By Reg Jones
Q: I’m in a law enforcement officer position and was wondering if the Federal Employees Retirement System supplement is also paid to new retirees while on interim payments, or are the interim payments only partial payments of the FERS basic annuity?
A: The special retirement supplement is only paid when you case has been finalized and you are receiving your full annuity. You’ll receive catch-up payments of your special retirement supplement along with any additional annuity you are owed because you were in interim pay.
Q: I was recently offered voluntary early retirement from the U.S. Postal Service. I have 30 1/2 years of credible service, I am under the Federal Employees Retirement System, and I am 51 years old. I am also considered a reduction-in-force employee because our district office has been closed. Do I qualify for the special retirement supplement?
A: You would be eligible for the special retirement supplement when you reach your minimum retirement age, which is 56.
Q: My wife could receive an offer to retire early sometime this year because of budget cuts. She is 57 years old and has 27 years of federal service under the Federal Employees Retirement System. She will receive the FERS annuity supplement supplement until she is 62. Will she have to start taking her Social Security benefits at age 62 because she is receiving the annuity supplement, or can she hold off taking her Social Security until a later date?
A: While the special retirement supplement ends at age 62, there is no requirement that a retiree apply for a Social Security benefit at that time.
Q: I am a federal employee covered under the Federal Employees Retirement System. I am also paying Social Security taxes. Would I receive 100 percent of my retirement from both systems given that I retired at the stipulated age? Will my Social Security pension change my FERS pension?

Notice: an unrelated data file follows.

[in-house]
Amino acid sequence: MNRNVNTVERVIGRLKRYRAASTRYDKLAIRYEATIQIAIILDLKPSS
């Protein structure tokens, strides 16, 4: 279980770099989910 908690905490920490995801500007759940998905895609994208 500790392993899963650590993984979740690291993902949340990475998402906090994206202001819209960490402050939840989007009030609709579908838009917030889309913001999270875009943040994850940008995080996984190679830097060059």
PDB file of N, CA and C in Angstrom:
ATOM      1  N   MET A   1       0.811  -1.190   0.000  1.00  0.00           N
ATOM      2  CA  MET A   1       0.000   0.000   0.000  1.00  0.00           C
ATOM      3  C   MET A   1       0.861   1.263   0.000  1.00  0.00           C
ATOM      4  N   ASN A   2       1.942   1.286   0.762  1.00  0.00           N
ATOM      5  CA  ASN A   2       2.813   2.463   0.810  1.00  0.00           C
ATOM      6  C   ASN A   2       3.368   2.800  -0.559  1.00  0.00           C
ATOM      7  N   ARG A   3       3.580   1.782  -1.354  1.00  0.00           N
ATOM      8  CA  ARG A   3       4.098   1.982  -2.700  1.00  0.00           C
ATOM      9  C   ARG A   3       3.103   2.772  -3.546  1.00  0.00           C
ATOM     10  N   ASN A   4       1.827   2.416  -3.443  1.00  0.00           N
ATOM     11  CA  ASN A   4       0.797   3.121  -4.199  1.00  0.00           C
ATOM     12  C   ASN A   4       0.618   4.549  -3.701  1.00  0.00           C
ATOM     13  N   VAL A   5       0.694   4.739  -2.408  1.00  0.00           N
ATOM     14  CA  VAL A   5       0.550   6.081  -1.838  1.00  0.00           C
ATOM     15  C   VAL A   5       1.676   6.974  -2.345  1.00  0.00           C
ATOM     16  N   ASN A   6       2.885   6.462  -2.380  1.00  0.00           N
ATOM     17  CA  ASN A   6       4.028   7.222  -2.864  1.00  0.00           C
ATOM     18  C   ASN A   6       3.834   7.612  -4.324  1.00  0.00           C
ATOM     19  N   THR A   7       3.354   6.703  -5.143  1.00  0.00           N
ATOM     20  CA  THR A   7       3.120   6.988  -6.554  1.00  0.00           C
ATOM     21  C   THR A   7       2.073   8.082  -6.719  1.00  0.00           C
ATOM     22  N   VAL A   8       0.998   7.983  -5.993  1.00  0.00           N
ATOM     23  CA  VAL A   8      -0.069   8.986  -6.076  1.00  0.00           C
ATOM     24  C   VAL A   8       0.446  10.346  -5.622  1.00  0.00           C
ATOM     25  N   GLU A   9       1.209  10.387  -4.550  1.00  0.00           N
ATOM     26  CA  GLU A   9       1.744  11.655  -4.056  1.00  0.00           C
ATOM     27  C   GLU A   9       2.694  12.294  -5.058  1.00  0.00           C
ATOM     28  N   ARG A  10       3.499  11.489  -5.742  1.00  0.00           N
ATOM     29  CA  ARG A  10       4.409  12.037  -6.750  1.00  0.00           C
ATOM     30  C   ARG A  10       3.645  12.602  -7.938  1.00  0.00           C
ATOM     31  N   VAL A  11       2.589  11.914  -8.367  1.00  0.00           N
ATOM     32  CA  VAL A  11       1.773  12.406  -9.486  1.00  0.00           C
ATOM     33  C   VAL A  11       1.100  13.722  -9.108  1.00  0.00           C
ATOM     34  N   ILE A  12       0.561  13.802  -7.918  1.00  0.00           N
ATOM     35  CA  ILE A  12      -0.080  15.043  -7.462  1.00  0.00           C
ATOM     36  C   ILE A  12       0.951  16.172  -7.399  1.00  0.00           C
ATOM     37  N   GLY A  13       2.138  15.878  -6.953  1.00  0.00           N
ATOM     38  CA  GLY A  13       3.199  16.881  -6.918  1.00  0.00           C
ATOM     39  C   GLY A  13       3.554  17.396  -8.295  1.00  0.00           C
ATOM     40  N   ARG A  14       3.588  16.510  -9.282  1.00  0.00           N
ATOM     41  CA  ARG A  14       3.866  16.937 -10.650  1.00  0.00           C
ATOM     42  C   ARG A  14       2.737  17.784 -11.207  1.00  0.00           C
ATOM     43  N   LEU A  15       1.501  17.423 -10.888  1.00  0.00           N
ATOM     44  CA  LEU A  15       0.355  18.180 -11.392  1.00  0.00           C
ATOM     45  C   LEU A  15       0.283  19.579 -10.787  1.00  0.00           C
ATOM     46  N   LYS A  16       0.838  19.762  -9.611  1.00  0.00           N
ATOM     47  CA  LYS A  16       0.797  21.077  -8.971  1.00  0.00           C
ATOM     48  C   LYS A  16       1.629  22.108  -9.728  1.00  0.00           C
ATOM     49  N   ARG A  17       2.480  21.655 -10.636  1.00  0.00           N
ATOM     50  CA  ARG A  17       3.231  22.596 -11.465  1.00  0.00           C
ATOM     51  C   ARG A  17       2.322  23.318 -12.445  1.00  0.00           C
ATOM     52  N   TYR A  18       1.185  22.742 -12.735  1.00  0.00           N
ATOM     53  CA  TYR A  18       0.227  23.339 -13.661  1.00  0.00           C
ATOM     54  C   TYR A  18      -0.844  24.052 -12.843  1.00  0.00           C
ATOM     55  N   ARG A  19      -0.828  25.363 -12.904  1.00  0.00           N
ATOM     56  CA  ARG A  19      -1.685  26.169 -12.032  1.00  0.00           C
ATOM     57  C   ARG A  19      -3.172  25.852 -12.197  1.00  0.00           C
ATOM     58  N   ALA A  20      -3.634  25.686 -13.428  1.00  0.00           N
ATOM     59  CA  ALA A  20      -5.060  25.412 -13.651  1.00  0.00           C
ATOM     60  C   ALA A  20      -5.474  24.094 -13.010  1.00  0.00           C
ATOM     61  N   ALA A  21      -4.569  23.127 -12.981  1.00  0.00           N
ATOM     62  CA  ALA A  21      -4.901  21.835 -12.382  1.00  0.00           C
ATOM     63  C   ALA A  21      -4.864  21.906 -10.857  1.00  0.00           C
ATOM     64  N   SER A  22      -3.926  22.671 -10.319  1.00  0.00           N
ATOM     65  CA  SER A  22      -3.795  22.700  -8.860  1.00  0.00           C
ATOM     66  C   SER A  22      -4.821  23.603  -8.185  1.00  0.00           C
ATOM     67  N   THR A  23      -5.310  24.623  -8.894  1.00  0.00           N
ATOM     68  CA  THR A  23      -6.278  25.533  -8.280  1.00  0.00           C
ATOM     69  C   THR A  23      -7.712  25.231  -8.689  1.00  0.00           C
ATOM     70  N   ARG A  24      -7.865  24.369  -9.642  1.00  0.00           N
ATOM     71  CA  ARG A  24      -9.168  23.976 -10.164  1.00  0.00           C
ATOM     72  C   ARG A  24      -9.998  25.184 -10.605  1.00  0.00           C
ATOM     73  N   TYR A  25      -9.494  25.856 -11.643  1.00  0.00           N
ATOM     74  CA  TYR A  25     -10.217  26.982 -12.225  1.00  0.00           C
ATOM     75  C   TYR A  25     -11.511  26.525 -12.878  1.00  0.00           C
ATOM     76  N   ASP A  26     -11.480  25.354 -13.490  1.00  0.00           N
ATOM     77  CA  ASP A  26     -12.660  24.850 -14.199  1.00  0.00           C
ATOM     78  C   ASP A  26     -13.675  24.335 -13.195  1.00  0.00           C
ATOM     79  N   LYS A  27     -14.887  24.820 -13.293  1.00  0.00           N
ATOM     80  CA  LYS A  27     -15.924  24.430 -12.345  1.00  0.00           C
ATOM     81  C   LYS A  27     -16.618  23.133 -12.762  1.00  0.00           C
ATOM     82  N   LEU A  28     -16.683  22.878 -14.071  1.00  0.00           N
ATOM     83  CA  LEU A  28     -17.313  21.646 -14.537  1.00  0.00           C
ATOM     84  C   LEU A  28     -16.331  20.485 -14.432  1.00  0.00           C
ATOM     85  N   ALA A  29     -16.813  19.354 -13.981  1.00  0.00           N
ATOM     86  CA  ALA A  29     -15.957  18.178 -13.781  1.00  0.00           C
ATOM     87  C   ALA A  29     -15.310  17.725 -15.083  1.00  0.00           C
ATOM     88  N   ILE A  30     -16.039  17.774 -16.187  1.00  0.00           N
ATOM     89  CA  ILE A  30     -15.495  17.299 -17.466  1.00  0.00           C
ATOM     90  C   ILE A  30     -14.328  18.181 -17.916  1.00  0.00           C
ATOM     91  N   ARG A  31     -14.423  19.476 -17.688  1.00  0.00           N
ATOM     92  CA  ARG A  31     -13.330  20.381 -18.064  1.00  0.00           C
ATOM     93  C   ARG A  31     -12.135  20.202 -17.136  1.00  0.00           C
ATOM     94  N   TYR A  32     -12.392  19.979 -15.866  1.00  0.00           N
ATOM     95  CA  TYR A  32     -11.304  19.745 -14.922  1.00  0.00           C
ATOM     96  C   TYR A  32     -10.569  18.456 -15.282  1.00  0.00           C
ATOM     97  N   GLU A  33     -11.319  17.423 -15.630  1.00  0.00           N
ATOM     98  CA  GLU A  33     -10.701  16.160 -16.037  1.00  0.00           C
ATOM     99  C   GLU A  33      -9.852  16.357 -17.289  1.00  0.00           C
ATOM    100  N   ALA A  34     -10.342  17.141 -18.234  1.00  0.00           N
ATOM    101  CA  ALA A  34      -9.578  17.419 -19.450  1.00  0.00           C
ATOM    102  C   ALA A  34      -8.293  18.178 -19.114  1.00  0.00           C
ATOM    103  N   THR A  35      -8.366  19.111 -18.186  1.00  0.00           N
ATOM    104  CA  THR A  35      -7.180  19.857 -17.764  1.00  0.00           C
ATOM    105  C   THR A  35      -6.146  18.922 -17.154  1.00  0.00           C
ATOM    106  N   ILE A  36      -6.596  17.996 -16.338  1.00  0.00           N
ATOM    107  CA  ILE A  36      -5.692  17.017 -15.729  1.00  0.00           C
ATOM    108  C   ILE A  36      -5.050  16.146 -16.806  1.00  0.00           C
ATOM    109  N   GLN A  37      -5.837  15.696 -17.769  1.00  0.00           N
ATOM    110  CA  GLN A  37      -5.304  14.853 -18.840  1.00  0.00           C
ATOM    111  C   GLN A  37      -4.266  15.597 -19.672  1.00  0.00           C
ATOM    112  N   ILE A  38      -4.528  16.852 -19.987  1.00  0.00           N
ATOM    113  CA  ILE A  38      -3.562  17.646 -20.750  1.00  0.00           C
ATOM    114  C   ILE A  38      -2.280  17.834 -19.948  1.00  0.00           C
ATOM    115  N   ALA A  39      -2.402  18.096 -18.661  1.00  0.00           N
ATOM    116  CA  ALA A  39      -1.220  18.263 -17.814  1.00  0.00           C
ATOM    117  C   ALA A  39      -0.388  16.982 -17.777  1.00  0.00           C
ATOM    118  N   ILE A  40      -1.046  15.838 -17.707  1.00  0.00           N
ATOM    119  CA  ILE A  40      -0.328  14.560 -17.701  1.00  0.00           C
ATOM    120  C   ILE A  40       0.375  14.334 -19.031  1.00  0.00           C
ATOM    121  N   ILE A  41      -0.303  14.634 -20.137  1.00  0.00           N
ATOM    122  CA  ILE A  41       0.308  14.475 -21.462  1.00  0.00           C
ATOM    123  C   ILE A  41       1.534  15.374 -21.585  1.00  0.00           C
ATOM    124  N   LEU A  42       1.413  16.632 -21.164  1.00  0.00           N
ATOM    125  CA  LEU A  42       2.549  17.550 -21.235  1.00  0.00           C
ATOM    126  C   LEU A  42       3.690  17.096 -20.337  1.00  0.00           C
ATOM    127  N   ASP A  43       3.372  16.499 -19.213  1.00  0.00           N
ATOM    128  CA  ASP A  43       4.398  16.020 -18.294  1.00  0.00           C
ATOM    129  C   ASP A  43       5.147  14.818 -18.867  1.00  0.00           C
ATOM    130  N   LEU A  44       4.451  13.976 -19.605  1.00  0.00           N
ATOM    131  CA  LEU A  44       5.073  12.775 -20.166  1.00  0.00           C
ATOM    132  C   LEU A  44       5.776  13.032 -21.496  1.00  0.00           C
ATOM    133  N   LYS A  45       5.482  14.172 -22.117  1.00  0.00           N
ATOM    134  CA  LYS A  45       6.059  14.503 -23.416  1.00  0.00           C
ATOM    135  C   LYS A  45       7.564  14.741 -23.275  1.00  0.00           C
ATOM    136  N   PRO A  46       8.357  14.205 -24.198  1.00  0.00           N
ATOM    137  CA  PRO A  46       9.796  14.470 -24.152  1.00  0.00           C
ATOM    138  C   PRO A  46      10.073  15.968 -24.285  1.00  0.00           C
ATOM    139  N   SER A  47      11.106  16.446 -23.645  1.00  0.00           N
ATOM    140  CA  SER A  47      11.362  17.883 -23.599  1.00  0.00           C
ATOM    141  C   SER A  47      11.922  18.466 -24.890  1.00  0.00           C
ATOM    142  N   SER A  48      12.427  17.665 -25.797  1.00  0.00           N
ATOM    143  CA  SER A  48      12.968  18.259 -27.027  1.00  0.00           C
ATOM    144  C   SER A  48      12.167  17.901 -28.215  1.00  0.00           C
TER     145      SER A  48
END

A: If you retire on an immediate annuity after reaching the right combination of age and service (62 years old with five years of service, 60 with 20, or at your minimum retirement age with 30), you’ll receive an unreduced FERS annuity and, if you retire before age 62, the special retirement supplement, which approximates the Social Security benefit you earned while employed under FERS. The SRS will end at age 62, when you’ll be eligible for a Social Security benefit based on all your Social Security-covered service. As you can see, there won’t be any offset.
Q: Are the Federal Employees Retirement System and special retirement supplement annuities subject to federal income tax? If they are, and your FERS annuity is greater than $15,000, will the special retirement supplement be reduced?
A: The special retirement supplement is subject to federal (and, where applicable, state) taxes. However, your special retirement supplement would only be reduced if you had earnings from wages or self-employment. The Social Security earnings test doesn’t count other sources of income, such as annuities.
Q: I have been working at the U.S. Postal Service for 26 years. I am 58 years old, and I will retire very shortly. I know that I cannot collect the special retirement supplement under these conditions, but will I start to receive the supplement when I turn 60? Or does retiring under the Minimum Retirement Age +10 provision require me to forfeit the SRS totally?
A: No one who retires under the MRA+10 provision is eligible to receive the special retirement supplement. That’s the law.
February 9th, 2010 | Special retirement supplement
Q: Is the Special Retirement Supplement check taxable each month?
A: The Special Retirement Supplement is included in your annuity payment and is taxed at the same rate.